Ivory Coast’s Election Could Do Lasting Harm to Democratic Norms in West Africa

While France and the United States turn a blind eye, Alassane Ouattara is rolling back the region’s democratic gains and legitimizing authoritarian rule.

A group supporting Ivory Coast's political opposition protest against a third term for President Alassane Ouattara in Abidjan on Oct. 15.
A group supporting Ivory Coast's political opposition protest against a third term for President Alassane Ouattara in Abidjan on Oct. 15. ISSOUF SANOGO/AFP via Getty Images

There is a sense of foreboding to Ivory Coast’s upcoming presidential election, due to be held on Oct. 31. The last time Ivorians went to the polls against the backdrop of fractious political debate and elevated intercommunal tensions, in 2010, the result was widespread violence that left at least 3,000 people dead.

That year the election pitted then-President Laurent Gbagbo against opposition leader Henri Konan Bédié and former Prime Minister Alassane Ouattara, the country’s current president. The vote sparked significant unrest when the Electoral Commission declared Ouattara the winner, but Gbagbo, supported by the Constitutional Council, refused to stand down. Ouattara, with the assistance of Forces Nouvelles rebels, France, and the United Nations, seized the presidency, and Gbagbo was later sent to the International Criminal Court, where he was tried for crimes against humanity, only to be acquitted in January 2019.

This year, the election, which had looked like it might include those very same politicians—Gbagbo, Ouattara, and Bédié, all of whom remain key political figures in Ivory Coast—now appears to be a much more solitary affair for the president.

Ouattara had initially intended to stand down from politics ahead of the 2020 poll and pass power on to “the next generation.” However, when his anointed successor Amadou Gon Coulibaly died suddenly in July, he said he would stand in his place. The opposition has perceived this as deeply controversial because the constitution allows for only two presidential terms, and yet this will be Ouattara’s third, should he win. Ouattara claims he can stand for a third term because a new constitution was introduced in 2016, effectively resetting term limits early in his second term.

By contrast, Gbagbo, although he had sought to stand, was disqualified on Sept. 14, along with 39 other politicians who had declared their candidacies. Meanwhile, Bédié and Pascal Affi N’Guessan, two of the only four candidates who were allowed to run, have called for an “active boycott” of the election, indicating that their supporters should use all legal means to prevent the vote from taking place. The only remaining participant who will contest the poll against Ouattara is Kouadio Konan Bertin, an independent candidate who commands little broad support.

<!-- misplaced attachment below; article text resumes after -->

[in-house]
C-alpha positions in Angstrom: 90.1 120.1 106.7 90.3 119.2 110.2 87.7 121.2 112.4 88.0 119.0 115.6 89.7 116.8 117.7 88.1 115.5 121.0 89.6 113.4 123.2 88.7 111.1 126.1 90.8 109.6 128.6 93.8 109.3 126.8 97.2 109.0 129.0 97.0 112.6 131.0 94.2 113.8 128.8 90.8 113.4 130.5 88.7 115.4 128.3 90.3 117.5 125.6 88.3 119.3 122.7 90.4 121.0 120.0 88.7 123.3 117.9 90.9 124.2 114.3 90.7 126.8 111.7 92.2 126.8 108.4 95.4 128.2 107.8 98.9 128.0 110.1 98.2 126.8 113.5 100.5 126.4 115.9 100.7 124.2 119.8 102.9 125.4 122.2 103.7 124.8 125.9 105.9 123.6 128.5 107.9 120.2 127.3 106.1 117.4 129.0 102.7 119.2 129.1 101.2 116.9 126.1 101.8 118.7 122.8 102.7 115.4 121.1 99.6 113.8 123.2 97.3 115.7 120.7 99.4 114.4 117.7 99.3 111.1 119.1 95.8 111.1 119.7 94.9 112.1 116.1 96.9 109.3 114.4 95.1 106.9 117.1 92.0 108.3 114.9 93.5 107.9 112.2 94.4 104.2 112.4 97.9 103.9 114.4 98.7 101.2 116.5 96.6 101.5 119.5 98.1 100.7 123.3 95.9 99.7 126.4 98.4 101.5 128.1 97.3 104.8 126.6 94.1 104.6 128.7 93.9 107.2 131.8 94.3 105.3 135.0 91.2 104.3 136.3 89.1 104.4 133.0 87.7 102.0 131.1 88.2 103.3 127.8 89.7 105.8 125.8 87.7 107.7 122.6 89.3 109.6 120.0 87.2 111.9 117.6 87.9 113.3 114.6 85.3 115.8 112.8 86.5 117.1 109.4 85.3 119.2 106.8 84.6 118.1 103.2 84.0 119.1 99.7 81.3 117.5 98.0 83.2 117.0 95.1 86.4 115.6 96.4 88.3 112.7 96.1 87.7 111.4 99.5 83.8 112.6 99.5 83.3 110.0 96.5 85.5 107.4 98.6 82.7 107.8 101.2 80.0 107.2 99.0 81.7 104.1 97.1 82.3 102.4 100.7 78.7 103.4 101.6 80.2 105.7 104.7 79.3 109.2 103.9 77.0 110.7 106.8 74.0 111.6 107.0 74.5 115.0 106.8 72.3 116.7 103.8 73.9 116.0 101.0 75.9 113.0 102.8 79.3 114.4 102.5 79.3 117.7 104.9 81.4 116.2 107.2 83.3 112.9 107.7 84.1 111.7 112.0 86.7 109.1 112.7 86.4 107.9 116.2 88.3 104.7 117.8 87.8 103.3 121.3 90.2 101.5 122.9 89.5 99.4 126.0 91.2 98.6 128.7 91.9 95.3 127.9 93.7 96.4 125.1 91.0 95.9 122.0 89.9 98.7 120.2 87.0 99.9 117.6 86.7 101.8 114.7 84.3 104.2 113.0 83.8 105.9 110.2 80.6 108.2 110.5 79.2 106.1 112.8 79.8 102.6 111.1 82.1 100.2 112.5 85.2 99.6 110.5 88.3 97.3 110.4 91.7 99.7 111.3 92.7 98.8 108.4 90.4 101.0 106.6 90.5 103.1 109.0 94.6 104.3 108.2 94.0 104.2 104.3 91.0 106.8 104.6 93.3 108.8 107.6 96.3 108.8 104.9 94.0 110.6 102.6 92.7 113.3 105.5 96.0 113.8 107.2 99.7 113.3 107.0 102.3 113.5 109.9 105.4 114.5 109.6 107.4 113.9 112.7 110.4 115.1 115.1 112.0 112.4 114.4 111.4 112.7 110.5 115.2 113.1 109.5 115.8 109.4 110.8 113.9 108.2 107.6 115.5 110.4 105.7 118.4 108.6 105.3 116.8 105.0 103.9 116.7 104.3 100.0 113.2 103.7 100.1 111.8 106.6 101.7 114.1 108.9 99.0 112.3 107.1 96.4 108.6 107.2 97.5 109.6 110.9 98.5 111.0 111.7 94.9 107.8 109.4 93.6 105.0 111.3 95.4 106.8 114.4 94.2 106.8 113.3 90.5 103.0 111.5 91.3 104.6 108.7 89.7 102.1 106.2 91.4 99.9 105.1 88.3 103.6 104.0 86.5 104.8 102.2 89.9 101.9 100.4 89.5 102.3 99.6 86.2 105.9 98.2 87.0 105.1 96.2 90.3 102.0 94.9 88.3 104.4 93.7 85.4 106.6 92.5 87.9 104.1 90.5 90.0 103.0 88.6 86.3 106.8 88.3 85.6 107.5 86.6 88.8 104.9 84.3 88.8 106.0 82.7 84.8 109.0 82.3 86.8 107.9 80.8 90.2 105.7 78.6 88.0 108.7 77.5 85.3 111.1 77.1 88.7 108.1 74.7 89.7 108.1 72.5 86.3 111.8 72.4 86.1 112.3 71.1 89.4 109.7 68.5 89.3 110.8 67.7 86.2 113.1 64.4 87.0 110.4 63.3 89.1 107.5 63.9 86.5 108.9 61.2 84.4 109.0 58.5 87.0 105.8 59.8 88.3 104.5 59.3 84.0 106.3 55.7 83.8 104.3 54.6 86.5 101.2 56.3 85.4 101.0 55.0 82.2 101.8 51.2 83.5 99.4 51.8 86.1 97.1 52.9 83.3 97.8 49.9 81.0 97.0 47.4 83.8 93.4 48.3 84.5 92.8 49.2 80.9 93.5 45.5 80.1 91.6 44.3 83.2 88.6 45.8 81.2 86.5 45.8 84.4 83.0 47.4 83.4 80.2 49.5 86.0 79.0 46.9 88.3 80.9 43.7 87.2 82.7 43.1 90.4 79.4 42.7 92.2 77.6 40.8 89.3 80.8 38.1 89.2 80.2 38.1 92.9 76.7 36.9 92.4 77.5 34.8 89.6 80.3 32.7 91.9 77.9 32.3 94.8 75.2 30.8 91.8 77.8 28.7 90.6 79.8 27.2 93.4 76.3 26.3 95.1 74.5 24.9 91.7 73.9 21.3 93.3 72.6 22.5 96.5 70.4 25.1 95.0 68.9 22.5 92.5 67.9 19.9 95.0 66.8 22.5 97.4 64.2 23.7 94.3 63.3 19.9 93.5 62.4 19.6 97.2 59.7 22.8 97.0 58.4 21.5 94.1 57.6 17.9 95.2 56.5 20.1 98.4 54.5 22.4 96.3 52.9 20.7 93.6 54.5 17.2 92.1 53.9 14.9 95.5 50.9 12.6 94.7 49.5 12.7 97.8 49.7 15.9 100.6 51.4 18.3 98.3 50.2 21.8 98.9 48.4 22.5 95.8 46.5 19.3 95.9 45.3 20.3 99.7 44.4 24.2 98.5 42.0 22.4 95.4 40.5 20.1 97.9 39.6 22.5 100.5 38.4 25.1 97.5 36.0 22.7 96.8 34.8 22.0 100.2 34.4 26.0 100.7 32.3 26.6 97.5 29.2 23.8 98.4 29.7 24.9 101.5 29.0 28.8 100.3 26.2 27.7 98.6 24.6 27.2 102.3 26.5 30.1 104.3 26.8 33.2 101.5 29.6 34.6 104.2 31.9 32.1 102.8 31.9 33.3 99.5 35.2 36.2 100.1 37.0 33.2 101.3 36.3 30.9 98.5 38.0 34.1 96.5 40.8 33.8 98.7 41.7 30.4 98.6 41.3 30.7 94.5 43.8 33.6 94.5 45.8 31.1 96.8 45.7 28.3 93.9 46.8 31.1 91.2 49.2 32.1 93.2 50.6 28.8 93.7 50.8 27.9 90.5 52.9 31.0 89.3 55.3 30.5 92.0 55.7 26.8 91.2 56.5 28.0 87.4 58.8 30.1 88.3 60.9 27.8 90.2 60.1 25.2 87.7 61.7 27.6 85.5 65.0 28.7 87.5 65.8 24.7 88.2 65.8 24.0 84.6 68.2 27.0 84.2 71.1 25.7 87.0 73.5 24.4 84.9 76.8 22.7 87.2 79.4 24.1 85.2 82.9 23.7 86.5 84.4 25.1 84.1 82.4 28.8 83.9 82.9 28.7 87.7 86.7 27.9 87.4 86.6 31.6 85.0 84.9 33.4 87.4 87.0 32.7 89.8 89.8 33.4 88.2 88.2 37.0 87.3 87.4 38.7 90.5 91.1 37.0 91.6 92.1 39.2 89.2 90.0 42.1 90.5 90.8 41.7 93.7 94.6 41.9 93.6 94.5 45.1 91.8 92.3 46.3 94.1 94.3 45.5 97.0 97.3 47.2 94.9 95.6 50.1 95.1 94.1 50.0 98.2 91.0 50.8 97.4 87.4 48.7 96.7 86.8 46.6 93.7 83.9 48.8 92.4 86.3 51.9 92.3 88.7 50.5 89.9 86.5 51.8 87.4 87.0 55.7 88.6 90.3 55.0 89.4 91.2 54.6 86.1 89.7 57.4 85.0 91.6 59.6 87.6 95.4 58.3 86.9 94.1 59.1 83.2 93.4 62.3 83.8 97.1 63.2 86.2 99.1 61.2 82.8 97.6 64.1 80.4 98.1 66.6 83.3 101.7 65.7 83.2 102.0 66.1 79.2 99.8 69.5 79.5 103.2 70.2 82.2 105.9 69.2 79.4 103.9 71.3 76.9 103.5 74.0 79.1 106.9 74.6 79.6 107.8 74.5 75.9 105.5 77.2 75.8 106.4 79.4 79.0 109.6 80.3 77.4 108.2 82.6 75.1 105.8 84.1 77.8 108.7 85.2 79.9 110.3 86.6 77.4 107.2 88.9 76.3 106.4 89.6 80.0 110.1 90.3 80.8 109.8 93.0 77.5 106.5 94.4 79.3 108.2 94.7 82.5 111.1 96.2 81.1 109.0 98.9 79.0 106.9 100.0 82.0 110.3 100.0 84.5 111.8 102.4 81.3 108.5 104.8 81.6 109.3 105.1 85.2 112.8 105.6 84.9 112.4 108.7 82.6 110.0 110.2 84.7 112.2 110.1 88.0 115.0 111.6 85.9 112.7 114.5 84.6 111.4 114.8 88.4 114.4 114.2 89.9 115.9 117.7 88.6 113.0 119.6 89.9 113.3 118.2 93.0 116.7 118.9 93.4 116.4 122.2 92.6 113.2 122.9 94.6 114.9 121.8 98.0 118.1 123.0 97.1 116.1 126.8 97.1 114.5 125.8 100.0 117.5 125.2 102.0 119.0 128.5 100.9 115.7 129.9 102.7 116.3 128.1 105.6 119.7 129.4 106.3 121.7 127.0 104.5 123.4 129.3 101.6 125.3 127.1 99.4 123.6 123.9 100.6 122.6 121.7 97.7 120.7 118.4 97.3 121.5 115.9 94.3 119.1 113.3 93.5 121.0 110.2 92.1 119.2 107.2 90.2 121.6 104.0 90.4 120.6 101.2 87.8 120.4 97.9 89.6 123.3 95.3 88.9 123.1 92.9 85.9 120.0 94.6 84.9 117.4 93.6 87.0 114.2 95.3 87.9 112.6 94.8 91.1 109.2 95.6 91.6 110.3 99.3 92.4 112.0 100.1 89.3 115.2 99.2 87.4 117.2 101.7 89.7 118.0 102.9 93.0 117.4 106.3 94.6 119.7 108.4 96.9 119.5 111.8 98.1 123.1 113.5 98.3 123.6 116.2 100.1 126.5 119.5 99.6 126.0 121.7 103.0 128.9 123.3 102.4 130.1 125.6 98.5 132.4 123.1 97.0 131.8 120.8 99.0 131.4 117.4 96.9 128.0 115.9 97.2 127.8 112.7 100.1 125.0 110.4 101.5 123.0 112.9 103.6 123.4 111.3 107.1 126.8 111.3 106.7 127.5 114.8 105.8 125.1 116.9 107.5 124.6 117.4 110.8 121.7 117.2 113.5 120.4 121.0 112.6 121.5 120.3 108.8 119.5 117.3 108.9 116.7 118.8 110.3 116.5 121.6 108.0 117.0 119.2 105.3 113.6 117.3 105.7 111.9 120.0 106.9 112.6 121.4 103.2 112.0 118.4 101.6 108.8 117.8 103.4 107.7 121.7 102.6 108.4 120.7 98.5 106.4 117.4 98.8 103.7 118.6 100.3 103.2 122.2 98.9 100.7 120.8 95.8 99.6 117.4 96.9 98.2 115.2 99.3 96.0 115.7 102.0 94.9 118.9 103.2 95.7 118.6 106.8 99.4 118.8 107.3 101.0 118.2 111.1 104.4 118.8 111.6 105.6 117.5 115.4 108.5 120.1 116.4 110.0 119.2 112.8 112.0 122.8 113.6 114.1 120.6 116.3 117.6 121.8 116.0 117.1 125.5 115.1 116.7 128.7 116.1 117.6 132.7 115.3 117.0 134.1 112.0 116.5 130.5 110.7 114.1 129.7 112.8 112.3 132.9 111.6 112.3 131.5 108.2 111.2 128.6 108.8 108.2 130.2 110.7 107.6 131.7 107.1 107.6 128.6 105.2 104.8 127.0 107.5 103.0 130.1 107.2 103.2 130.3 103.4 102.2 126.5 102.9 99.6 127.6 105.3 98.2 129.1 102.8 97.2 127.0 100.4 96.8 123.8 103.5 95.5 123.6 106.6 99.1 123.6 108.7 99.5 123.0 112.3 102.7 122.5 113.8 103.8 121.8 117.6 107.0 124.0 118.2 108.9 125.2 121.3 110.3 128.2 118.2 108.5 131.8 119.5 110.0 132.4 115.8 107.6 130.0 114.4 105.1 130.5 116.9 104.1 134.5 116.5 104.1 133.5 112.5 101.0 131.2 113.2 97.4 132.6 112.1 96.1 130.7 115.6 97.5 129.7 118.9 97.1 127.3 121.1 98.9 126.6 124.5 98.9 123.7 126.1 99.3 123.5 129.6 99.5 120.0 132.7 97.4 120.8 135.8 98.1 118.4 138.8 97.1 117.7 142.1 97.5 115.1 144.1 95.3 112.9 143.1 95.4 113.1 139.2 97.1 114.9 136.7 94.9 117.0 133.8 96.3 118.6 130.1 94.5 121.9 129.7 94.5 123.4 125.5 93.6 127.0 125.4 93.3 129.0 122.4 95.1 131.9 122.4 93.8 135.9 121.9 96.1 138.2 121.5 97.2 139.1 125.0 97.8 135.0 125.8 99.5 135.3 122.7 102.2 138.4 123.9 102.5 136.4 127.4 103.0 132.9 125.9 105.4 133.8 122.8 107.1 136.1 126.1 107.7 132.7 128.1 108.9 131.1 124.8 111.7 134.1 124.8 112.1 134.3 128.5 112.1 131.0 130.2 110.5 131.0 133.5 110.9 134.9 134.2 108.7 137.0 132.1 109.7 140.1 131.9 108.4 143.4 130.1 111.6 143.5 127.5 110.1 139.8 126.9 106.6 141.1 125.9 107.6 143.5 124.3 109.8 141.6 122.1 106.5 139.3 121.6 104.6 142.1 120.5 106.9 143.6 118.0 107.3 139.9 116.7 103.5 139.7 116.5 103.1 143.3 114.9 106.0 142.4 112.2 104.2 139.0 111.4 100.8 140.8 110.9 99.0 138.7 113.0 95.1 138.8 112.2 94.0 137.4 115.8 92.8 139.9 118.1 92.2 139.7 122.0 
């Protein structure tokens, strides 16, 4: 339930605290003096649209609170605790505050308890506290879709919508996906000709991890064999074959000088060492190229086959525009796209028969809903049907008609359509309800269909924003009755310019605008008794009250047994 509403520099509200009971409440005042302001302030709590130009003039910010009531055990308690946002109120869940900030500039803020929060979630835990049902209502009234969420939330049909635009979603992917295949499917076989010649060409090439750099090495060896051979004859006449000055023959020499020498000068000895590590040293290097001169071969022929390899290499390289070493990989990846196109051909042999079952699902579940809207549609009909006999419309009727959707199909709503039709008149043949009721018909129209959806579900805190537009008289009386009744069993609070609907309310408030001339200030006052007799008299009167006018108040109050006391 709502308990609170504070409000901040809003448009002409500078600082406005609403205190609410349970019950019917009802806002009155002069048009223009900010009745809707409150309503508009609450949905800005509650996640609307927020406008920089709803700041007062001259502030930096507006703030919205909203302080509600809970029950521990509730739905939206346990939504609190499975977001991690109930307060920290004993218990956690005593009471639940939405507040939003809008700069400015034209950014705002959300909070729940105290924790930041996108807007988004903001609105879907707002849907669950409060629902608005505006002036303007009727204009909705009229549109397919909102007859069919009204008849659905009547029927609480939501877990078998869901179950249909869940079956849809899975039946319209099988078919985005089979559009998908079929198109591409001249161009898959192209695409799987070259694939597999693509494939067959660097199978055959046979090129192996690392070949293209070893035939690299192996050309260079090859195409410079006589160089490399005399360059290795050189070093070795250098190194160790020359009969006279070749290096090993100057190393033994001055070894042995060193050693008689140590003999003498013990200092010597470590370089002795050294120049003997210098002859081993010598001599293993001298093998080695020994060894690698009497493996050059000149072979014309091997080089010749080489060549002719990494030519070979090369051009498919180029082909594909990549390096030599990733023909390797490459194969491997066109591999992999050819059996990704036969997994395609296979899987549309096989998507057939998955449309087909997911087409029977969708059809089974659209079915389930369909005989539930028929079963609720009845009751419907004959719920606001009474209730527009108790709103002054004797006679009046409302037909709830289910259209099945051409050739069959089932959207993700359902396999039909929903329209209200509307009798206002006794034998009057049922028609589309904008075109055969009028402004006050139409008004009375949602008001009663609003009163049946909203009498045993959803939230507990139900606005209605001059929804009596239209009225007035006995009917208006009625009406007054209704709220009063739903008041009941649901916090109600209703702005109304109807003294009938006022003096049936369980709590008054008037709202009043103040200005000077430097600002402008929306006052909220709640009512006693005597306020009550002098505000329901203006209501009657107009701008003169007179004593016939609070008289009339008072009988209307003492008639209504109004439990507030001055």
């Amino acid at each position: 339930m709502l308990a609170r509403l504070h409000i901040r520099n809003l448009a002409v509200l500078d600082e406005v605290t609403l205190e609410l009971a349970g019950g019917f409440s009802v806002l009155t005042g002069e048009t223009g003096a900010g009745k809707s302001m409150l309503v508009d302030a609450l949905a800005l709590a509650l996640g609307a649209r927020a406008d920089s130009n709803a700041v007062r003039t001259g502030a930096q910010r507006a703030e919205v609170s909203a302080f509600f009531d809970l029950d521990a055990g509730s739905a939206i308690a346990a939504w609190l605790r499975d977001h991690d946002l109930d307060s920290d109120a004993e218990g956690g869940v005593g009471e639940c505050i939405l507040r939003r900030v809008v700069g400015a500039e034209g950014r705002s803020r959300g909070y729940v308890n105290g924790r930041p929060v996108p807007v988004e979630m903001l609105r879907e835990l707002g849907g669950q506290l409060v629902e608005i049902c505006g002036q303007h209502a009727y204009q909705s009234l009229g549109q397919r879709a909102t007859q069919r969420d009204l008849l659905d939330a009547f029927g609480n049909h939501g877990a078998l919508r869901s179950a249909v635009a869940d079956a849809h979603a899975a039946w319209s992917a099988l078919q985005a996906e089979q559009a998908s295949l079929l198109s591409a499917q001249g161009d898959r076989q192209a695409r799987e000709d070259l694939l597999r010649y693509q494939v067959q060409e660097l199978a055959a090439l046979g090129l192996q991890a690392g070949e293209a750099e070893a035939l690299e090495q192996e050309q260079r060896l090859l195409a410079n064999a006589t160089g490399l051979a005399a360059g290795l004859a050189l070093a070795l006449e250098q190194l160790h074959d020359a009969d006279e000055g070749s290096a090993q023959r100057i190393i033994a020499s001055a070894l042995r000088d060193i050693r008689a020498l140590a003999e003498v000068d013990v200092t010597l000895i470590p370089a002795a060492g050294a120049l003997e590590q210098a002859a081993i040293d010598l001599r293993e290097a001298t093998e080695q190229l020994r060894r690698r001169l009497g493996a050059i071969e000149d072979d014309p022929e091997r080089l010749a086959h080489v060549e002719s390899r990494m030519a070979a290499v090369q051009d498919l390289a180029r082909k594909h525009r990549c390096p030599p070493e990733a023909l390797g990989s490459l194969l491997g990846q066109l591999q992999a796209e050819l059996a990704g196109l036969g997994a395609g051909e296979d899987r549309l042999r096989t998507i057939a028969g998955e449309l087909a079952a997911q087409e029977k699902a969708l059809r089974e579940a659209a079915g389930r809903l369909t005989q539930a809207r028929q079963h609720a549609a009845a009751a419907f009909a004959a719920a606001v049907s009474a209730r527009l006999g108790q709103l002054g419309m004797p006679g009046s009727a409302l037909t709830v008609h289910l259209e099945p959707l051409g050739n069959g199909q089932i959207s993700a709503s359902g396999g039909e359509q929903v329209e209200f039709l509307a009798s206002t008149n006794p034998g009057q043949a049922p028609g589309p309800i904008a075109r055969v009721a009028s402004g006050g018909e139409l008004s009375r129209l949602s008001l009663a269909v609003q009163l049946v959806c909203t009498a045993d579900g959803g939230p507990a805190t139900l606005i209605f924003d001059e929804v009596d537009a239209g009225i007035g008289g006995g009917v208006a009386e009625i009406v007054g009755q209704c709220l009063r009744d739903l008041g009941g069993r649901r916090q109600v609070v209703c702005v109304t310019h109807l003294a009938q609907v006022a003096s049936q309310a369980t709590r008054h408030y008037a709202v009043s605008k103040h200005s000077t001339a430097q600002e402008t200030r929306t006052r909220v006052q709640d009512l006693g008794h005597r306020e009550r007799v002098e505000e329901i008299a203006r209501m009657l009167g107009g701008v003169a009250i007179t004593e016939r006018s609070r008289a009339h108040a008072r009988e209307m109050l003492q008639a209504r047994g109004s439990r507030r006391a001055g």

Ouattara has succeeded where Gbagbo could not in 2010. He has made the election into a one-horse race. Although Gbagbo had repeatedly delayed the 2010 election during Ivory Coast’s lengthy civil war that occurred between 2002 and 2011, he eventually agreed to face off against both Ouattara and Bédié. Gbagbo was president of a nation at the time that was divided between north and south, and in which French and U.N. troops manned a cease-fire line in the middle of the country. Forces Nouvelles rebels, who supported Ouattara, occupied the north, following a failed coup attempt on Gbagbo’s government in 2002, which triggered the civil war.

Ouattara faces rather different circumstances. Crucially, he has a much firmer grip on power. He has no rebel force opposing him and has managed, following a series of mutinies in 2014 and 2017, to bring the army under tighter control. Meanwhile, he has forced one of his most prominent adversaries, the former head of the National Assembly and leader of the Forces Nouvelles Guillaume Soro, who had some power over the army, into exile. There is no longer a U.N. mission based in the country, and France, which in Gbagbo’s later years grew increasingly troubled by his presidency, is very much in favor of Ouattara.

French President Emmanuel Macron and Ouattara have met since the Ivorian president declared he would stand for a third term, and while Macron has urged him to ensure elections take place peacefully, and relations have become more tense since Ouattara’s declaration, there has been no open criticism of this move. Ivorian opposition figures have complained that France has not publicly condemned the third-term bid, especially since the French president had so widely praised Ouattara’s initial decision to retire from politics ahead of the poll.